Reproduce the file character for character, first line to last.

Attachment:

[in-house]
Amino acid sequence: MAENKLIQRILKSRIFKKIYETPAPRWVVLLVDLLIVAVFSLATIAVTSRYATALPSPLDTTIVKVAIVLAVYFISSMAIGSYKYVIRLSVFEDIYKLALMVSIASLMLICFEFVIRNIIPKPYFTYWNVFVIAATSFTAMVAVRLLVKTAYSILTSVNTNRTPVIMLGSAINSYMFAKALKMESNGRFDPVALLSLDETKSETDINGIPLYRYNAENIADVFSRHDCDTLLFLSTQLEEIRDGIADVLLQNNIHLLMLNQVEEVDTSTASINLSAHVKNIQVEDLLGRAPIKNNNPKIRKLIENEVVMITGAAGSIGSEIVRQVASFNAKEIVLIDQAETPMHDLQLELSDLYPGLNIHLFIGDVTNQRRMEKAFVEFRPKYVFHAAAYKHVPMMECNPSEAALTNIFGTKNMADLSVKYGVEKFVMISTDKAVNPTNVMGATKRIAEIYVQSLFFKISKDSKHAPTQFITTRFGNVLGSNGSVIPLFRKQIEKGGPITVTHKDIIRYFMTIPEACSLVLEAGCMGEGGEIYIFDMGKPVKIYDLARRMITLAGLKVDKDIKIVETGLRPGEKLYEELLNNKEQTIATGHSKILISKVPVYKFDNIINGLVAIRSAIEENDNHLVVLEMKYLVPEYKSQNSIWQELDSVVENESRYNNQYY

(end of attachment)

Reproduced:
[in-house]
Amino acid sequence: MAENKLIQRILKSRIFKKIYETPAPRWVVLLVDLLIVAVFSLATIAVTSRYATALPSPLDTTIVKVAIVLAVYFISSMAIGSYKYVIRLSVFEDIYKLALMVSIASLMLICFEFVIRNIIPKPYFTYWNVFVIAATSFTAMVAVRLLVKTAYSILTSVNTNRTPVIMLGSAINSYMFAKALKMESNGRFDPVALLSLDETKSETDINGIPLYRYNAENIADVFSRHDCDTLLFLSTQLEEIRDGIADVLLQNNIHLLMLNQVEEVDTSTASINLSAHVKNIQVEDLLGRAPIKNNNPKIRKLIENEVVMITGAAGSIGSEIVRQVASFNAKEIVLIDQAETPMHDLQLELSDLYPGLNIHLFIGDVTNQRRMEKAFVEFRPKYVFHAAAYKHVPMMECNPSEAALTNIFGTKNMADLSVKYGVEKFVMISTDKAVNPTNVMGATKRIAEIYVQSLFFKISKDSKHAPTQFITTRFGNVLGSNGSVIPLFRKQIEKGGPITVTHKDIIRYFMTIPEACSLVLEAGCMGEGGEIYIFDMGKPVKIYDLARRMITLAGLKVDKDIKIVETGLRPGEKLYEELLNNKEQTIATGHSKILISKVPVYKFDNIINGLVAIRSAIEENDNHLVVLEMKYLVPEYKSQNSIWQELDSVVENESRYNNQYY